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Meeting Information


December 11, 2012



Call in Number

USA +1-203-418-3123



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Attendees: Francis Kwakwa, Chair: Pamela Ball, Mark Baczkowski, Rod Campbell, Lisa Fennell, Linda Kitlinski, Johanna Krause, Leah LaRue, Anjum Malkana, Sue McGuinness, Valerie Smothers, Lorraine Spenser, Brian Wendling, John West, and Laura Zisblatt.

Agenda Items

  1.  Review minutes of last call

The minutes were accepted as submitted.

2.  Discuss data requirements, mapping, and proposal

Valerie began the discussion stating one of things that was discussed on the last call was whether we needed to add something to capture blueprint components addressed for those activities that are not fully compliant. There was strong opposition to including that.  Subsequent to the call, Dr. Kopelow reiterated the ACCME’s interest in collecting this data of their accredited providers.  Therefore collecting data on which blueprint components are addressed is a requirement. 

Francis clarified that this would apply to an activity that doesn’t address the full blueprint but just part of it.  Valerie had forwarded that note to the group. He asked if there were any questions about that note or about that being a requirement.  Pam asked if we include that field are we obligated then to make sure our sponsors, customers, always have this information included whether or not it is used by the accreditor.  Do they need to collect that?  Valerie noted the ACCME intends to collect that and they need a way to collect it, that’s why it has to be in the standard.  MedBiquitous would not make it a required element in the standard, and MedBiquitous certainly cannot require anyone to do anything. Pam asked if there would be any penalty for accreditors that choose not to use it.  Valerie asked if there was anyone from the RPC on the call to answer that.  Leah LaRue said she is new in the RPC CE sub-team and could not answer.  Francis summarized that we should include the element as optional.  Valerie will get clarity with regard to RPC expectations of accreditors. 

Linda provided some clarity regarding sections of blueprint. There is an introduction plus 6 sections. Each section has bullet points, all of which are known as elements. The ACCME want to indicate which sections of the blueprint are addressed.  Dr. Kopelow indicated elements in his email, but after further discussion, it appears  the ACCME interest is in tracking sections. 

Linda just wanted to make sure everybody was using the right terminology, FDA mentioned that to be REMS compliant; training has to include all elements of blueprints, all the sub-bullets. In addition, assessment has to include questions related to all of the sections.  This was verbally confirmed with the FDA.  Pamela’s question was if the AOA does not collect information on blueprint components addressed for activities that are not fully compliant, are there consequences of that.  Linda said the FDA has not listed that as a mandatory requirement in the REMS documents, the RPC doesn’t have any mandatory requirements.  She thinks during discussions that occurred on several occasions accreditors have raised the fact that this is the first time CE is given an opportunity that it could help in public health, and they want to report as comprehensively as possible.  The RPC would not be “counting” these activities that are not fully compliant, but rather the accreditors, expressed interest in reporting the full efforts of the CE community.  Valerie commented that with regards to what the other accreditors are doing, she can contact them to find out.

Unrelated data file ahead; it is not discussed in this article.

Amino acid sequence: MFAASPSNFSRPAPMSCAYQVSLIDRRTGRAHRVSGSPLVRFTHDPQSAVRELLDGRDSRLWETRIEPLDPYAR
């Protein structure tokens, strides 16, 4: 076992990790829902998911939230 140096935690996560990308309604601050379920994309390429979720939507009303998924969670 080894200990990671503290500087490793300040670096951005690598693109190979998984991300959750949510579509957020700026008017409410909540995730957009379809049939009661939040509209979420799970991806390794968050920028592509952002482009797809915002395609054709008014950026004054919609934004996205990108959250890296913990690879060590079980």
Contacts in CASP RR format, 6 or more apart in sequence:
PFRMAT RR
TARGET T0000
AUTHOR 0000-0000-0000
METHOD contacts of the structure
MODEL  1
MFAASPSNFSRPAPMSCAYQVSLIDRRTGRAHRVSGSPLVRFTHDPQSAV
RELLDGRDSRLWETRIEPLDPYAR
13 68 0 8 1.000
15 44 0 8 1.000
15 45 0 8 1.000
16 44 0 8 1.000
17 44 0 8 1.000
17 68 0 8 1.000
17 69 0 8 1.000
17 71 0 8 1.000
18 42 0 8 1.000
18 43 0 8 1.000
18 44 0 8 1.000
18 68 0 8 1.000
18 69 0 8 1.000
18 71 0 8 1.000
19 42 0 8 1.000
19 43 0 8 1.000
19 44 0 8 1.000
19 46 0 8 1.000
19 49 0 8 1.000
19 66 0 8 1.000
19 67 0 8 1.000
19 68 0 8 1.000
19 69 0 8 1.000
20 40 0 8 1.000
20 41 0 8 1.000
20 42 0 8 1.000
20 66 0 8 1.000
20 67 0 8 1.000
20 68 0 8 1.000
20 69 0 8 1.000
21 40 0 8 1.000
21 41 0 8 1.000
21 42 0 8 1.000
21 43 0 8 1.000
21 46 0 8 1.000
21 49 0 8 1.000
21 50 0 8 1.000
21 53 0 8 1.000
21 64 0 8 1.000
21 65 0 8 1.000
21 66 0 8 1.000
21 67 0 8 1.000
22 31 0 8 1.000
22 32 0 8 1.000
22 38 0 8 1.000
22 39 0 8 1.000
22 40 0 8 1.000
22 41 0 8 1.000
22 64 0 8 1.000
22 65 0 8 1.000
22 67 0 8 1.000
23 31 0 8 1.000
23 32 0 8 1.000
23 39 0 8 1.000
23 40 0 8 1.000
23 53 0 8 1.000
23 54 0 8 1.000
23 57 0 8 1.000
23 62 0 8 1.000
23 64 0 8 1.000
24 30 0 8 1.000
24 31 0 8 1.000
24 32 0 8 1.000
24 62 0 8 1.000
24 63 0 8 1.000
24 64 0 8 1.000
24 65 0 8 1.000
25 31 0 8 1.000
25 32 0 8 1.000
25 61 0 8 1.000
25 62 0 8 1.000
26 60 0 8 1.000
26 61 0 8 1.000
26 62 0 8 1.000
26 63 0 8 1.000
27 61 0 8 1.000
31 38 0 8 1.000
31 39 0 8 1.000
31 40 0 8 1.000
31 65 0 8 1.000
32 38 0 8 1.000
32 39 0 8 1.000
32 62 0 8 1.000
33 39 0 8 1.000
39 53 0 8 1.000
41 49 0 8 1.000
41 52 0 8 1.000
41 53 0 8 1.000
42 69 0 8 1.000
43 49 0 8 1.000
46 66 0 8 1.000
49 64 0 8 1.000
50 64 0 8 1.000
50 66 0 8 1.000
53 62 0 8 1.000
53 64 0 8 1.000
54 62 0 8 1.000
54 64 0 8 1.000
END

Francis indicated that having an element to identify those activities that are not fully compliant would be helpful. Valerie did speak to ACCME who indicated it counts as one activity even if it has multiple events.  She talked to the AAFP and they had a similar response.  You can have an activity that is broken into multiple components that together address the full blueprint, or you can have one activity that doesn’t address the full blueprint.  Francis asked if data is self-reported, what constitutes a partial blueprint.  Valerie noted one thing we’ll have to do is to create implementation guidelines to make sure it is clear how to use the specification for communicating data related to REMS.  The questions you raise will have to be addressed in an implementation guideline. 

Francis asked Valerie to review the data requirements on audits and long term assessments.  Valerie received some additional comments from the AACCME when they spoke by phone yesterday.  The ACCME commented on the requirement to identify commercial supporters so that it is clear when an activity is funded by RPC or a different commercial supporter.  Valerie will clarify to make sure we are capturing their needs correctly and then fold that back into the document.  She continued with the mapping to MEMS. The first requirement addresses if this is REMS compliant training. There is no equivalent in the existing standard, so we would add a new element for compliant training that also indicates what is it compliant to. For that we would provide a URL to the REMS document.  That type of structure would accommodate any other regulations in the future. We want this model for CME supporting public health and regulations to continue.  Valerie asked what the group thought about that structure.  Francis asked if it is going to indicate whether the activity is fully compliant.  Valerie commented we could add another field called REMs related training to indicate if it is complaint or just related to; it could be two separate elements.